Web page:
NEW YORK (Reuters) - After more than 30 years working as an actor, Michael Keaton makes his debut this week as a feature film director with the dark, independent drama “The Merry Gentleman.”
Keaton, 57, best known for his roles in films such as “Batman” and “Beetlejuice,” said despite many offers to direct over the years he hadn’t felt ready to helm a movie or to take on the workload required.
“It’s such an enormous amount of work. But I like the work, I enjoy the work,” Keaton told Reuters in a recent interview. “The Merry Gentleman” opens in U.S. theaters on Friday.
“Next time I would probably give myself the luxury of a little more time and hopefully a little more money. I would like to do it again,” he said.
Once Keaton agreed to direct and star in “The Merry Gentleman,” in which he plays a suicidal hit man who befriends a woman running from a troubled marriage, there was no turning back.
“That ended up possibly being a blessing in disguise,” said Keaton. “We didn’t have the luxury of ‘umming and ahhhing’ over anything or thinking about things. You just had to go.”
The film was shot in 25 days and had scarcely any pre-production time, said Keaton, who previously directed a small documentary and short film.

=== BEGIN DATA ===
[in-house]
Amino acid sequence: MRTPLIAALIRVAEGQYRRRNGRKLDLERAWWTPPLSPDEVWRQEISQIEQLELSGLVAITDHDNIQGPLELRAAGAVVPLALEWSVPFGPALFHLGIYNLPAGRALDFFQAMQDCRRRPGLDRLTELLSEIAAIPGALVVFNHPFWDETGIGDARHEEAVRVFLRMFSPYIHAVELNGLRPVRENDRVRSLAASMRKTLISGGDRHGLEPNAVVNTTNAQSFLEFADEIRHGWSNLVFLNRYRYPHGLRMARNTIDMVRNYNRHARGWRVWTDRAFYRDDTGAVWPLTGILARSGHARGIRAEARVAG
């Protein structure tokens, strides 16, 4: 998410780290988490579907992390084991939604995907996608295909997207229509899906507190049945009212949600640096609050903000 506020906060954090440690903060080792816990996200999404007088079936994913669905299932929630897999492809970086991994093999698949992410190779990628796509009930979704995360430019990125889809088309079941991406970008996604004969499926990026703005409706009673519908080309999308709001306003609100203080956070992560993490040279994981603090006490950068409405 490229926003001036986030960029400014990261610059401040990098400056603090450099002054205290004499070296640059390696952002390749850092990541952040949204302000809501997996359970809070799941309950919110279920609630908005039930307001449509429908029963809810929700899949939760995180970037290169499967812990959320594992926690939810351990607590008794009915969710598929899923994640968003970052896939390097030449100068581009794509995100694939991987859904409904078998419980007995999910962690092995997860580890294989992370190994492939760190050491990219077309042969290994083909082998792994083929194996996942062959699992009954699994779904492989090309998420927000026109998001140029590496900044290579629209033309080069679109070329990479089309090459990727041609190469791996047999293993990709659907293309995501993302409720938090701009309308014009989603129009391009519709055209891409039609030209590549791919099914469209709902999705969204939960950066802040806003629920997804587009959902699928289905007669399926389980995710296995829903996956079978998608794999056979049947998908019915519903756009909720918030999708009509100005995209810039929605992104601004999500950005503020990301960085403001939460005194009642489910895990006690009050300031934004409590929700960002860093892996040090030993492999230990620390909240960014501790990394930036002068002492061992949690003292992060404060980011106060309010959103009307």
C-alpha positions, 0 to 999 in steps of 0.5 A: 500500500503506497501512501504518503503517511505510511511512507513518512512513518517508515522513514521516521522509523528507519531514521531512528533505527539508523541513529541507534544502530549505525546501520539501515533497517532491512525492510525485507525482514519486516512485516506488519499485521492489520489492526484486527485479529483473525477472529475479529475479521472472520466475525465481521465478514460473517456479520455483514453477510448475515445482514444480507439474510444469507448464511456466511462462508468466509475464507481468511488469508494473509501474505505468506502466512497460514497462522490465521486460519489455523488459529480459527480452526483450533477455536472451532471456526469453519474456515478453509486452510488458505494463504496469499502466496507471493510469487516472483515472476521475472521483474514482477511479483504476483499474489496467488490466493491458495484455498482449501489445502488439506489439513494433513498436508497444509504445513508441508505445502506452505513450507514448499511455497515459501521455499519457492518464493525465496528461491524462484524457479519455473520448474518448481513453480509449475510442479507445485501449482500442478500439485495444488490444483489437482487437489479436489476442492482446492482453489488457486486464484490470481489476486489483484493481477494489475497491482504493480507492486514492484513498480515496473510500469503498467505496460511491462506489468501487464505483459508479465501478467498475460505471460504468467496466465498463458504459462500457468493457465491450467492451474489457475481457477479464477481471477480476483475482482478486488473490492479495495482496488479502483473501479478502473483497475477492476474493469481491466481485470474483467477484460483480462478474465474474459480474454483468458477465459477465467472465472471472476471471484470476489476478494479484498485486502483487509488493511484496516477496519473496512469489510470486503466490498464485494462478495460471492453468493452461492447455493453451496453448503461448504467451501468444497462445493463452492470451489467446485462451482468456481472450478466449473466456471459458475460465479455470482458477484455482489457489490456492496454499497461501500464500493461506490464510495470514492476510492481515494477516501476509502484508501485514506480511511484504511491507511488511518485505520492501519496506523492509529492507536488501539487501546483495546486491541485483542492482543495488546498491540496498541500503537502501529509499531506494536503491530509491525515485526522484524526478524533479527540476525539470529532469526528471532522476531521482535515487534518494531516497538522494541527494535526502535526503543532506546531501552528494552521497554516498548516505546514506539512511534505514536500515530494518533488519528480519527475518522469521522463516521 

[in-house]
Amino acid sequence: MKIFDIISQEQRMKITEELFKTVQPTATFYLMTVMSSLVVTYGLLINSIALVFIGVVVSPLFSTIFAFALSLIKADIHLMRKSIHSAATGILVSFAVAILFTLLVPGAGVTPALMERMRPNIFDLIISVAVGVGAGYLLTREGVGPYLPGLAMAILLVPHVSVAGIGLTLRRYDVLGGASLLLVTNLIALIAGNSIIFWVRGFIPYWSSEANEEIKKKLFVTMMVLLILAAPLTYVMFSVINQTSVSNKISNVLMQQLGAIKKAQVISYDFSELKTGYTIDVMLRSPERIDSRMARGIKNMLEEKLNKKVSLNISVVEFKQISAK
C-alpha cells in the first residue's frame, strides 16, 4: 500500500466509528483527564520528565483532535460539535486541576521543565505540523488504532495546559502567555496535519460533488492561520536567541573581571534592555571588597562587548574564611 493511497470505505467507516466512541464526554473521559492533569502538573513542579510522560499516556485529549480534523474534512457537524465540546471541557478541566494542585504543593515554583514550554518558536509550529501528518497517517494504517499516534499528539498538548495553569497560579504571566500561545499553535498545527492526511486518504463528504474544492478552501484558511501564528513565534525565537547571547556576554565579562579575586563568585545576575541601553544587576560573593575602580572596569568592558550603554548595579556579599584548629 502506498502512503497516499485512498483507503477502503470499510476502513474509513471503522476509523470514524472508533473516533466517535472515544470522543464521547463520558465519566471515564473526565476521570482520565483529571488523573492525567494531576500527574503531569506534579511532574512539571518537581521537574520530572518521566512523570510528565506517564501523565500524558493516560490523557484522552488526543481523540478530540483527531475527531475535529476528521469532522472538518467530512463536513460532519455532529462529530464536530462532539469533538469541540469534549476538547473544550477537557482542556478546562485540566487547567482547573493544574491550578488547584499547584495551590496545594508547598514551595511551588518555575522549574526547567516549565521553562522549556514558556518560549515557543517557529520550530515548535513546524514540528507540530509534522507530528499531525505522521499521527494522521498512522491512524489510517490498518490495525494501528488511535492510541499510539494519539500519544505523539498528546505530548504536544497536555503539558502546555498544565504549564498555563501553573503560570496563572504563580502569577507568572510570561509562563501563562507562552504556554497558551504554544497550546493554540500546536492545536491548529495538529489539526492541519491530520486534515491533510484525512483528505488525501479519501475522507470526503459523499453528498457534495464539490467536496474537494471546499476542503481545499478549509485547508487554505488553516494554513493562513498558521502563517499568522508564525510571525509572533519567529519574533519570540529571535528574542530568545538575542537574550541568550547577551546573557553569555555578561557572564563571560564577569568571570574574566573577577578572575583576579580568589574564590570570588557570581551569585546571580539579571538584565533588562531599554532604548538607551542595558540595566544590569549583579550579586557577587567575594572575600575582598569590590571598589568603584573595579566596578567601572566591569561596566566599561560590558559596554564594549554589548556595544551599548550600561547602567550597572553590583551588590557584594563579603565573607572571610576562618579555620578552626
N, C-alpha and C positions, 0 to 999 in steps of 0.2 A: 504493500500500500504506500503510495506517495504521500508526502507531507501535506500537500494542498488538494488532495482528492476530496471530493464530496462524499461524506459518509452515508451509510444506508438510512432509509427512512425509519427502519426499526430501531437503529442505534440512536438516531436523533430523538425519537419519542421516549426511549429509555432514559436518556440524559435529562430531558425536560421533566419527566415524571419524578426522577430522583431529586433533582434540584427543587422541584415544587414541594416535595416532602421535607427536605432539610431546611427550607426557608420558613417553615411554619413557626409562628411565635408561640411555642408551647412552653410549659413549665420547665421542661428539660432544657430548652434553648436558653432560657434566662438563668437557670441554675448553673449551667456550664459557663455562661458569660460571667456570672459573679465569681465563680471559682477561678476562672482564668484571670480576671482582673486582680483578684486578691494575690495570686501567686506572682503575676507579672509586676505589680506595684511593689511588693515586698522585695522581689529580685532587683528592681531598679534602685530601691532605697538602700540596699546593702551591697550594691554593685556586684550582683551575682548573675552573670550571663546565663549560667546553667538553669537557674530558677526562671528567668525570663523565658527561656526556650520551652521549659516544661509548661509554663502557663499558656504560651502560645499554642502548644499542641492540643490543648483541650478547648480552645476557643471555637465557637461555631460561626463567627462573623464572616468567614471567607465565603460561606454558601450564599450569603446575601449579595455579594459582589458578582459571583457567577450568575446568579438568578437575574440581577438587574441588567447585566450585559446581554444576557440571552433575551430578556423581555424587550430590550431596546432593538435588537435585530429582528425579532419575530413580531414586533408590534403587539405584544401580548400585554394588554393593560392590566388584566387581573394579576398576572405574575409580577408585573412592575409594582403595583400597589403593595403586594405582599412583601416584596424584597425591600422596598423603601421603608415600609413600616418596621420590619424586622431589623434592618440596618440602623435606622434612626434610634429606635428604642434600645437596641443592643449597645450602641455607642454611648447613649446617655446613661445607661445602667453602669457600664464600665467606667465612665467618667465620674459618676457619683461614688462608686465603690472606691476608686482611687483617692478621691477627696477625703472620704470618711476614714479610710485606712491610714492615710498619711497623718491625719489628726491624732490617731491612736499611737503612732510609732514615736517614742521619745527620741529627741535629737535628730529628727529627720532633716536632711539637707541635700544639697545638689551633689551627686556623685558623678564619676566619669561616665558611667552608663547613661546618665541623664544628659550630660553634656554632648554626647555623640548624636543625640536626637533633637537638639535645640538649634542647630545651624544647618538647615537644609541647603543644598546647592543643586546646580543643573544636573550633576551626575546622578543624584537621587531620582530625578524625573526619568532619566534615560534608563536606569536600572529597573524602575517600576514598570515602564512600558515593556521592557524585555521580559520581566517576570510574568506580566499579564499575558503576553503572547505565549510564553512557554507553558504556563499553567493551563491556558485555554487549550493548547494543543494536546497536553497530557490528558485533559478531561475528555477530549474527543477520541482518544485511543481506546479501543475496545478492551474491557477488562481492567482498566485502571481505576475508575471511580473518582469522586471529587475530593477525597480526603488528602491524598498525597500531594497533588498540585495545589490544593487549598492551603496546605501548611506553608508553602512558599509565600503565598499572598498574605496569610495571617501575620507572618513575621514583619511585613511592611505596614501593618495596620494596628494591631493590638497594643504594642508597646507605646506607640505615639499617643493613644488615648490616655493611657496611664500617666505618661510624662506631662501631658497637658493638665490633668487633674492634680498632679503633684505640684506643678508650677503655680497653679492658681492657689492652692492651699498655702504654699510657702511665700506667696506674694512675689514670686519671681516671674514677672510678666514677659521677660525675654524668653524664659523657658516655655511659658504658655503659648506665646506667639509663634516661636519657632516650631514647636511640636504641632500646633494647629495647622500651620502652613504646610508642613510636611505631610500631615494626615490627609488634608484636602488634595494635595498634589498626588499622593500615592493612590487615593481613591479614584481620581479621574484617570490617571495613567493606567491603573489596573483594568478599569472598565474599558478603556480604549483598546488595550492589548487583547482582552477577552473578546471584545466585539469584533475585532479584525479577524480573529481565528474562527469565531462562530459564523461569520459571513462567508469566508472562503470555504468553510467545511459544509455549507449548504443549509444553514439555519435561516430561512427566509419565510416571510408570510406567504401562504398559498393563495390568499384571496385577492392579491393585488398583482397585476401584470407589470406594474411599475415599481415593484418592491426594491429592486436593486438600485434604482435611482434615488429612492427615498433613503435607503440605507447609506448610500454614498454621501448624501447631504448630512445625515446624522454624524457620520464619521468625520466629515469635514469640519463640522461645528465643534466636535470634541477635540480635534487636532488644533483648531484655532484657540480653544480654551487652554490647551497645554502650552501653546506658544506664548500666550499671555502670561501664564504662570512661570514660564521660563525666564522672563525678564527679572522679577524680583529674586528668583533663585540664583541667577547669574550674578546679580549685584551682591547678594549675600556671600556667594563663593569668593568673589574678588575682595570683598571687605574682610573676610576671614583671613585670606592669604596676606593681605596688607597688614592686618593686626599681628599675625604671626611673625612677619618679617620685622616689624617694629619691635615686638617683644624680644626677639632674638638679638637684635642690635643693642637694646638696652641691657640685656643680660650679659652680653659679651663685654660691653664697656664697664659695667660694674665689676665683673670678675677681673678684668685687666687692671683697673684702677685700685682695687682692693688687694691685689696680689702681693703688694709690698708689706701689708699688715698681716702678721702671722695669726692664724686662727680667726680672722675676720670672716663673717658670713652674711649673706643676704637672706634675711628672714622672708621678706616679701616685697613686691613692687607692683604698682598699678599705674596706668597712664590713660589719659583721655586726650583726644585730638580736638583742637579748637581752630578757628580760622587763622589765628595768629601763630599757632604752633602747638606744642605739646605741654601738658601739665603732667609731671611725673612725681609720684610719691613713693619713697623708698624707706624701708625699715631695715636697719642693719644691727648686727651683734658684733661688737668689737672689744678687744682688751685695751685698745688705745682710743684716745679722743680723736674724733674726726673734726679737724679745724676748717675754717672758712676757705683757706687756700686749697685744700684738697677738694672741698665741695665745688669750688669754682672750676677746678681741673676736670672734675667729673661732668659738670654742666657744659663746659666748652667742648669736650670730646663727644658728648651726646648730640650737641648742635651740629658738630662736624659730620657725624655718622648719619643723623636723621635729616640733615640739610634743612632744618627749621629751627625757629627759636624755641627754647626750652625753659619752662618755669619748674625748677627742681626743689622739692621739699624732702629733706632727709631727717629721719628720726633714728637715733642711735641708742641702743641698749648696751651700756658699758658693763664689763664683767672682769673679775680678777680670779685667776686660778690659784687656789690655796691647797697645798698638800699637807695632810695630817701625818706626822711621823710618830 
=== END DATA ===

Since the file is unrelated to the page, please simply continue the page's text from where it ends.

“As odd and quirky as the movie is, it’s also really spare and simple,” he said. “I just wanted it to be unpretentious, about real people in this really unusual chapter in their lives.”
The film premiered at Sundance, the top U.S. independent film festival, in January 2008 and was acquired by Samuel Goldwyn Films in November.
Reviews of the film at Sundance were positive.
“Bottom Line: A quirky and complex thriller, directed superbly by Michael Keaton,” The Hollywood Reporter said, while Variety described Keaton’s debut as exhibiting “genuine promise behind the camera.” The film is “a fine calling card for the veteran actor’s new career aspirations,” Variety said.
Keaton says his next acting role is in an untitled drama, but added that he would really like to find a good comedy role.
“I have been handed a few in the last two years, but they’re just not anything that makes me get excited about,” he said. “I miss it. It’s so fun.”
Editing by Ellen Wulfhorst and Eric Beech